tideshift

Tuesday, August 22, 2006

Arundhati Roy

"Another world is not only possible, she's on the way and, on a quiet day, if you listen very carefully you can hear her breathe."

Arundhati Roy is one of my favorite writers, for her novel The God of Small Things, and for her many political essays and speeches.

I've been thinking lately about her remarks, from a lecture a year or so ago, reprinted in Ms. Magazine:

"The theme of much of what I write, fiction as well as nonfiction, is the relationship between power and powerlessness and the endless, circular conflict they’re engaged in. The term “anti-American” is usually used by the American establishment to discredit its critics (myself included). Once someone is branded anti-American, the chances are that the person’s argument will be lost in the welter of bruised national pride.

But what does the term “anti-American” mean? Does it mean you are anti-jazz? Or that you’re opposed to freedom of speech? That you don’t delight in Toni Morrison or John Updike? That you have a quarrel with giant sequoias? Does it mean that you don’t admire the hundreds of thousands of American citizens who marched against nuclear weapons? Does it mean that you hate all Americans?

This sly conflation of America’s culture, music, literature, the breathtaking physical beauty of the land, the ordinary pleasures of ordinary people with criticism of the U.S. government’s foreign policy is an effective strategy. It’s like a retreating army taking cover in a heavily populated city, hoping that the prospect of hitting civilian targets will deter enemy fire. But there are many Americans who would be mortified to be associated with their government’s policies.

It is dangerous to cede to the Indian government or the American government the right to define what “India” or “America” are or ought to be. To be “anti-American” (or for that matter, anti-Indian or anti-Timbuktuan) is not just racist, it’s a failure of the imagination. An inability to see the world in terms other than those the establishment has set out for you. If you’re not a Bushie, you’re a Taliban. If you’re not Good, you’re Evil. If you’re not with us, you’re with the terrorists.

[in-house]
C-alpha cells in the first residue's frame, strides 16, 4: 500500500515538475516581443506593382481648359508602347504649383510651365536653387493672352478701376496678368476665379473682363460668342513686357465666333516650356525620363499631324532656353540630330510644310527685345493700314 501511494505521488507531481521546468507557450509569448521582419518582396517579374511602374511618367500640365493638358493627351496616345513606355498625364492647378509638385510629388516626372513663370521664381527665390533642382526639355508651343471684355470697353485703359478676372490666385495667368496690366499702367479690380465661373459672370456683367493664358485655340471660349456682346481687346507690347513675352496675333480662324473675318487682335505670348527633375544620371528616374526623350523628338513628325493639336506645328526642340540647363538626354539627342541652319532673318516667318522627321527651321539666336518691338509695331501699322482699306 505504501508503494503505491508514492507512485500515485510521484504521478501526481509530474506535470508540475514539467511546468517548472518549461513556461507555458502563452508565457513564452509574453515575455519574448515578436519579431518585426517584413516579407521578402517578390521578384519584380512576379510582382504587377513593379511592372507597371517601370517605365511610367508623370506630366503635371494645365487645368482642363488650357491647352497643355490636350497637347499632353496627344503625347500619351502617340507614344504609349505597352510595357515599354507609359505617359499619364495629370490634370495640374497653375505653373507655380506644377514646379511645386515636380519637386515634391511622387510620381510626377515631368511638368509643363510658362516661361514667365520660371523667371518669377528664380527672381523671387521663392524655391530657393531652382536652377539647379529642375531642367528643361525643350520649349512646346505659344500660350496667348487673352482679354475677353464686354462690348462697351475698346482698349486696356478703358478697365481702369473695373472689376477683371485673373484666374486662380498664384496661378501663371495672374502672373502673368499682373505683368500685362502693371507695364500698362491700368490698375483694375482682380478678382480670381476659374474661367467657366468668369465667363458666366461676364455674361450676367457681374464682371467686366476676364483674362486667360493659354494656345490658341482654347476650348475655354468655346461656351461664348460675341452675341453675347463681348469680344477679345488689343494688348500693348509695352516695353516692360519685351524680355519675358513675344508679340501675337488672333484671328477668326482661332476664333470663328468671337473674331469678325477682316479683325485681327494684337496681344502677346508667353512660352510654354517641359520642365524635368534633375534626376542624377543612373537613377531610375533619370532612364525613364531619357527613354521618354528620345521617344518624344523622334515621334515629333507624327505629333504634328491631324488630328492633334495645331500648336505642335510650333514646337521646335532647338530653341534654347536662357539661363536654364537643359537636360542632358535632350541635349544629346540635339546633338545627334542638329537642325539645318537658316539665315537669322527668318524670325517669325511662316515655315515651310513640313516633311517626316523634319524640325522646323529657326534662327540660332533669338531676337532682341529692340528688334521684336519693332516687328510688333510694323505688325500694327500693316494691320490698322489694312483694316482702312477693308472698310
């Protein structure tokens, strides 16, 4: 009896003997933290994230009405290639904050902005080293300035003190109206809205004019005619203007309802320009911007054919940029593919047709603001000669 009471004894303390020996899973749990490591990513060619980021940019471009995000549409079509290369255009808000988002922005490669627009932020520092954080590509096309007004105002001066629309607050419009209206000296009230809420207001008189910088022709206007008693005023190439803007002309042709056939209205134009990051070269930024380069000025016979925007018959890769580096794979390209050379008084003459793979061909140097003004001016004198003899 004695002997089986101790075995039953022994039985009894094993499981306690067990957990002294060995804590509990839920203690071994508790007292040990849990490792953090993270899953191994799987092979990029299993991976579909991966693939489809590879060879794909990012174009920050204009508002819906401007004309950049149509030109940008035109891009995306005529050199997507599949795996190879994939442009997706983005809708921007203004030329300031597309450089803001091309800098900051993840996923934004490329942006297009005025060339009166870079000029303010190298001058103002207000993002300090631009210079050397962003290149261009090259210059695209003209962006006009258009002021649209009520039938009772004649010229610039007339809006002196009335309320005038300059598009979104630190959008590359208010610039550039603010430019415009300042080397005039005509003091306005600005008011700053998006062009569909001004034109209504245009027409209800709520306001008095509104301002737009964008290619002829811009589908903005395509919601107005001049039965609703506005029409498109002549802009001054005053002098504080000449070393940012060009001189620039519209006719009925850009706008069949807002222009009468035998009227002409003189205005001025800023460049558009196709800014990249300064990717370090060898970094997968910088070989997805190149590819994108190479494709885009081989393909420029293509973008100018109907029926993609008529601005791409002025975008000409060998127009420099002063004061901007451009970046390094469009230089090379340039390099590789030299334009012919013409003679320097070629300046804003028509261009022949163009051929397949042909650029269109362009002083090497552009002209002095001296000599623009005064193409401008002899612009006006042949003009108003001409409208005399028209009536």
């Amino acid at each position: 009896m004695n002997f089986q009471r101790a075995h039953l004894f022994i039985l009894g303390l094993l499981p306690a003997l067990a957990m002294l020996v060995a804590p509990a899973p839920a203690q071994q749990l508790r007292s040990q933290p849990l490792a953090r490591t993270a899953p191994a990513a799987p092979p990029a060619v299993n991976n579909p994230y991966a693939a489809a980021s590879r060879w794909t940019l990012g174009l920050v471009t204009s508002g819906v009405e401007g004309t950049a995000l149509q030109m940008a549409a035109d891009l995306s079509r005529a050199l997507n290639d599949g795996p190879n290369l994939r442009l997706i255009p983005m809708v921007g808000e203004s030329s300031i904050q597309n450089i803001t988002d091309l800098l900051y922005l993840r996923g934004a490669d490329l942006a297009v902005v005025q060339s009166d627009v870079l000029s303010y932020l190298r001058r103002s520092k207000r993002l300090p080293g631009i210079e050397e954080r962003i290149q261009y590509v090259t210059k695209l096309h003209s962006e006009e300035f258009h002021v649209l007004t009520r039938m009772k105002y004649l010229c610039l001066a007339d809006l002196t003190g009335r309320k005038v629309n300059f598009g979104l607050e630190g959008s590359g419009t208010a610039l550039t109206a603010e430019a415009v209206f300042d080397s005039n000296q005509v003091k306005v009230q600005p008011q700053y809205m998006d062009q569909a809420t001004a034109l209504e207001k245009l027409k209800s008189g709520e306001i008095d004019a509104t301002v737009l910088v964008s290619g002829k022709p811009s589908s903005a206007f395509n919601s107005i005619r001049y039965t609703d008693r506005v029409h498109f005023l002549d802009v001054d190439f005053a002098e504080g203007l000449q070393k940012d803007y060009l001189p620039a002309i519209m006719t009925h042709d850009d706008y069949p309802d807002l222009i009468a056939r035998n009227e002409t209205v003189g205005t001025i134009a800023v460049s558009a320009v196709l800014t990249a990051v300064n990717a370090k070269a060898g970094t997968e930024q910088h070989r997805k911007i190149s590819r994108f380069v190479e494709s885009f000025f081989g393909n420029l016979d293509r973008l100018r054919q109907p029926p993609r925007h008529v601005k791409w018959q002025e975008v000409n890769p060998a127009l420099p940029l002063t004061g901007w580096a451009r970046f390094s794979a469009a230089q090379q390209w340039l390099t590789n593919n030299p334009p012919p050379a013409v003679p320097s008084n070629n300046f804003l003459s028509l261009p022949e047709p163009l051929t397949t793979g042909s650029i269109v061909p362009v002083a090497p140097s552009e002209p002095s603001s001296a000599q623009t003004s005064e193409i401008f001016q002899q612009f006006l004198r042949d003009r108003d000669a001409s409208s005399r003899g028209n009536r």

Now that the initial aim of the war in Afghanistan - capturing Osama bin Laden (dead or alive) - seems to have run into bad weather, the goalposts have been moved. It’s being made out that the whole point of the war was to topple the Taliban regime and liberate Afghan women from their burqas, that the U.S. Marines are actually on a feminist mission.

Think of it this way: In India there are some pretty reprehensible social practices against “untouchables,” against Christians and Muslims, against women. Pakistan and Bangladesh have even worse ways of dealing with minority communities and women. Should Delhi, Islamabad and Dhaka be destroyed? Is it possible to bomb bigotry out of India? Can we bomb our way to a feminist paradise?

In everybody’s mind of course, particularly here in America, is the horror of what has come to be known as 9/11. The tears have not dried. And a strange, deadly war is raging around the world. Yet, each person who has lost a loved one surely knows secretly, deeply, that no war, no act of revenge, no daisy-cutters dropped on someone else’s loved ones or someone else’s children, will blunt the edges of their pain. To fuel yet another war - this time against Iraq - by manipulating people’s grief is to pillage even the most private human feelings for political purpose. It is a terrible, violent thing for a State to do to its people.

Real globalization would be the idea that human beings across the world do share love, and terror, and gentleness, and these things which literature links up. That’s why I keep saying that literature is the opposite of a nuclear bomb."

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